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Evaluating 3D Scanners? Don’t Overlook These 7 Must-have Features

Understanding how 3D laser scanning can benefit your construction business is an important step in improving your overall efficiency and profitability. 3D scanning allows you to gather accurate, detailed information about existing site conditions and as-builts, whether you’re embarking on a brand-new build, a renovation, or facility maintenance activities. With accurate project information, you can:

  • Boost efficiency and productivity
  • Communicate more effectively between field and office
  • Avoid rework that can derail budgets and schedules

In doing your homework, you may also have determined that purchasing your own scanning solution—rather than outsourcing scanning to a technician or service provider—will give you the best return on investment. 

Want to learn more about choosing a 3D scanner? Read the buyer’s guide to make a smart decision.

But evaluating the different scanners on the market can feel overwhelming. For example, many scanning solutions are quite robust—and complicated to use—because they were built for long-range or geospatial capabilities. When it comes to scanners for AEC professionals, a mid-range, self-calibrating scanner that’s easy to learn and implement and requires minimal maintenance is often the better choice. A 3D scanner that’s easily used by team members with no specialized training required will provide the most versatility and pay for itself many times over.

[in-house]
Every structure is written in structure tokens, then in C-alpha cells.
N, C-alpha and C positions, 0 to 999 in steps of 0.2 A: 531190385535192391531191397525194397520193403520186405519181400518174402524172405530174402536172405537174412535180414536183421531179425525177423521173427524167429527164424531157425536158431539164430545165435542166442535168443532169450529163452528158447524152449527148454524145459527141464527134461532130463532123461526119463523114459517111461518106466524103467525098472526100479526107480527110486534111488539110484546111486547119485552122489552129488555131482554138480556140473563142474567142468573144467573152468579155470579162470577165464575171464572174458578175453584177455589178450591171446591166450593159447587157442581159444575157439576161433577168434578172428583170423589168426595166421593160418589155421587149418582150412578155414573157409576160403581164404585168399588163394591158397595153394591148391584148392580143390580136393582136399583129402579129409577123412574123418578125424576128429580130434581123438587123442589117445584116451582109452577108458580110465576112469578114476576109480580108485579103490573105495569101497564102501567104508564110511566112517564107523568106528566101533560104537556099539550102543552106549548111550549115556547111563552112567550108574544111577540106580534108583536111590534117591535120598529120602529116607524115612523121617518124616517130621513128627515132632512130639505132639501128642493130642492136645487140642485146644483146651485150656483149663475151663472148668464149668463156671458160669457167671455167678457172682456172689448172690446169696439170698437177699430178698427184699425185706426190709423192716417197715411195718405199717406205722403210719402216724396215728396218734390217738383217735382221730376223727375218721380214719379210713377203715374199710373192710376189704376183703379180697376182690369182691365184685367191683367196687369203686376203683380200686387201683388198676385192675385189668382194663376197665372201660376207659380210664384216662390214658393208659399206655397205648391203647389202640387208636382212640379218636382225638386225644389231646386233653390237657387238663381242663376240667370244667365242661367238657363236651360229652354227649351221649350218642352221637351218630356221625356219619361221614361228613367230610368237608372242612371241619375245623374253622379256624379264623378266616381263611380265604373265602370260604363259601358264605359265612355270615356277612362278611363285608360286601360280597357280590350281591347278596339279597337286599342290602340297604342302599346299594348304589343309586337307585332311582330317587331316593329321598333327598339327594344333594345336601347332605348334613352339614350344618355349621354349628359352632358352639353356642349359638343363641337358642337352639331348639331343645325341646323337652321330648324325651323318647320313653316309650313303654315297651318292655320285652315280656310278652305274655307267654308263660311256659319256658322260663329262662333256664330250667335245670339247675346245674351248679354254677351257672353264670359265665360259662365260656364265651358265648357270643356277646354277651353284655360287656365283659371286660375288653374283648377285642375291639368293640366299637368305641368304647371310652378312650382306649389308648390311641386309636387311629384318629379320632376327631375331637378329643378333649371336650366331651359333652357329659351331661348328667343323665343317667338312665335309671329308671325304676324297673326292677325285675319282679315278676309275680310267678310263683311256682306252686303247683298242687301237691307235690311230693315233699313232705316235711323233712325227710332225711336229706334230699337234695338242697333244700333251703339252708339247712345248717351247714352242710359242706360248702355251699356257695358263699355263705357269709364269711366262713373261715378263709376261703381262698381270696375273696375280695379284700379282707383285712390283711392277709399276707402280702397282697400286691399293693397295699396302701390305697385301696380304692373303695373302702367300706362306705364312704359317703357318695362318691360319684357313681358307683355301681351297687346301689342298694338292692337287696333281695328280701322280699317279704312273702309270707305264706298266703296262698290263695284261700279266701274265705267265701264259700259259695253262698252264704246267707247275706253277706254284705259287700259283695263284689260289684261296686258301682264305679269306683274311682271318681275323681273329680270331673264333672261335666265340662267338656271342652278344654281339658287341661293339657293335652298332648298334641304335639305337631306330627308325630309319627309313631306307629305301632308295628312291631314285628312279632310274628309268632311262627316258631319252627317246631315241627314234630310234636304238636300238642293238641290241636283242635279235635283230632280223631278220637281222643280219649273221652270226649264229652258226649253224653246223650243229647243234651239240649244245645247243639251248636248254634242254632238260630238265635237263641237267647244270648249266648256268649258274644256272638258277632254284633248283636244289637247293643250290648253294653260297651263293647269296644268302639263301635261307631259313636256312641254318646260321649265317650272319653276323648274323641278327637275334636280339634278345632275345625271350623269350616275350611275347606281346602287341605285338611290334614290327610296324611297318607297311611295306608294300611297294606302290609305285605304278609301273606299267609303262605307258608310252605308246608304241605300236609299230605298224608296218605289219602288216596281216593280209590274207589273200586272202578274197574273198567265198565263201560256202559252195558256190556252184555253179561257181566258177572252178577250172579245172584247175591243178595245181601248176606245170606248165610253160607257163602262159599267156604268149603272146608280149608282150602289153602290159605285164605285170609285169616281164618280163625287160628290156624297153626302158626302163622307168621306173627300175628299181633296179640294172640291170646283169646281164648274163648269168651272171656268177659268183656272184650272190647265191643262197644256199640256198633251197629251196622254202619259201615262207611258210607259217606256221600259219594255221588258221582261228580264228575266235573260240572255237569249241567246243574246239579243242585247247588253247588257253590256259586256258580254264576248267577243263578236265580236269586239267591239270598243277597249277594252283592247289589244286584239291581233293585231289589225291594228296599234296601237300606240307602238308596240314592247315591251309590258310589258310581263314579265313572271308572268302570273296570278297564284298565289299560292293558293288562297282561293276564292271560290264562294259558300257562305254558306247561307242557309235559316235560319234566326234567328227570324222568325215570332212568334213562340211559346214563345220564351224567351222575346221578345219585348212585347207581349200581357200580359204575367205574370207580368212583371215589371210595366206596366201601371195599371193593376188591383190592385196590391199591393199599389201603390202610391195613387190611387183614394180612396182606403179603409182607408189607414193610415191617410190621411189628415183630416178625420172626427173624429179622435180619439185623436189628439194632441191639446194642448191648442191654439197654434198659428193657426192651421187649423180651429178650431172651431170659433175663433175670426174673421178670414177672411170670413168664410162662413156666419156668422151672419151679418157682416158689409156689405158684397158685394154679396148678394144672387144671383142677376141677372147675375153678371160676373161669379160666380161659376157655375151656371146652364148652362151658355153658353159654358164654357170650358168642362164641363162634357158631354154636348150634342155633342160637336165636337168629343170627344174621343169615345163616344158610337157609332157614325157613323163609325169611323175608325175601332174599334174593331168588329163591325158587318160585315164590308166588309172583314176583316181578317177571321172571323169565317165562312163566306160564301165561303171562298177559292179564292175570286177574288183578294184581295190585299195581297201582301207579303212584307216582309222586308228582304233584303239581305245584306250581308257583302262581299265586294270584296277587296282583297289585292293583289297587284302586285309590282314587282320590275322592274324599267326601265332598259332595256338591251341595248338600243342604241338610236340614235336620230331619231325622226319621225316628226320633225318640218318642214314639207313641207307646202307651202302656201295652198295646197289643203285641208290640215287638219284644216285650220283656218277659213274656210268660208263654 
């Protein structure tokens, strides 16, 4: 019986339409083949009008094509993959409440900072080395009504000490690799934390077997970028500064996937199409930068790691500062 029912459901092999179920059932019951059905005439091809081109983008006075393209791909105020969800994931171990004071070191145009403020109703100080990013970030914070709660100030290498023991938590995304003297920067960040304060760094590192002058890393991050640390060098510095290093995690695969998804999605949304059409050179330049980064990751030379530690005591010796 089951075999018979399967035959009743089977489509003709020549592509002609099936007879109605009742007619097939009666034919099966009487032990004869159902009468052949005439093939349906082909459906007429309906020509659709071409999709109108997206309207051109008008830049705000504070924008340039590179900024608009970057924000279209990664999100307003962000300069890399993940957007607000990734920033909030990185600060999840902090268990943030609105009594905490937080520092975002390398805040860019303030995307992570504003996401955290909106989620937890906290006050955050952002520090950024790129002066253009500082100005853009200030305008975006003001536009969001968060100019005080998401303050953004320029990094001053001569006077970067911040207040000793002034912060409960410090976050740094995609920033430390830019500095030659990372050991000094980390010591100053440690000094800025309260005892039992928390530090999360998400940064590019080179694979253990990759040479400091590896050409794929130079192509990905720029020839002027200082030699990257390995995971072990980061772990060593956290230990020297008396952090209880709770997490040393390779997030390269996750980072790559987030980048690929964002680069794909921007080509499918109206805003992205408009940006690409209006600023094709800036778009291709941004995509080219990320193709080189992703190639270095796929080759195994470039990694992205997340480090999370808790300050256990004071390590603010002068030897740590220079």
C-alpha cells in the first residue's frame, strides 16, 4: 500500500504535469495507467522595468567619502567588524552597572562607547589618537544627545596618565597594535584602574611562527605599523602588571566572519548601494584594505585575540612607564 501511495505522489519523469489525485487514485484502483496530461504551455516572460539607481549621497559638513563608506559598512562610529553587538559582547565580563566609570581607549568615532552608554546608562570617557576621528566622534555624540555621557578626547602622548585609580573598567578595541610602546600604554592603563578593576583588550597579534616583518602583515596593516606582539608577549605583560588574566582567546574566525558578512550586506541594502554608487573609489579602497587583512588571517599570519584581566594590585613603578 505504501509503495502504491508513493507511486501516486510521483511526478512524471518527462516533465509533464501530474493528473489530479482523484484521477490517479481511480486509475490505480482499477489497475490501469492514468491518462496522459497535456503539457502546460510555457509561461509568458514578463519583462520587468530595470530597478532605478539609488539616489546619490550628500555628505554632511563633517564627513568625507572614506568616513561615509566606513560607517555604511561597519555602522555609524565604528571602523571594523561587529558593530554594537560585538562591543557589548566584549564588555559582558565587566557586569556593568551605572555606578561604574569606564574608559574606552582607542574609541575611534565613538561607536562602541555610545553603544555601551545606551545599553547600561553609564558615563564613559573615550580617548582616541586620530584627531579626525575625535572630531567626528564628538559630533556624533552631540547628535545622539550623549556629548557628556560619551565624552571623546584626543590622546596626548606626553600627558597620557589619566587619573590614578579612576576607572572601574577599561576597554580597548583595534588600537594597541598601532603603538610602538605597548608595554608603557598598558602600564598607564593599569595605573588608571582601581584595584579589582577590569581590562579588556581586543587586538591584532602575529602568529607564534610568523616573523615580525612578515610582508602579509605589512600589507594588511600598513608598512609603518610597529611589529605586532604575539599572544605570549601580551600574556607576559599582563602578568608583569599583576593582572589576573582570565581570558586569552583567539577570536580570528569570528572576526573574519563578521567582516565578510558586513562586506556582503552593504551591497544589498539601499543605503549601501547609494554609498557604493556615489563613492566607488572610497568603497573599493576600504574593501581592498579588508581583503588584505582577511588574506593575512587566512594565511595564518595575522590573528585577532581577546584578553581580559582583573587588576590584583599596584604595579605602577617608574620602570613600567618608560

Beyond these basic requirements, there are several other features to look for to ensure you’re getting the best scanner for your needs. Let’s take a closer look.

7 Capabilities to Prioritize in a 3D Laser Scanner

1. Time-of-flight (TOF) measurement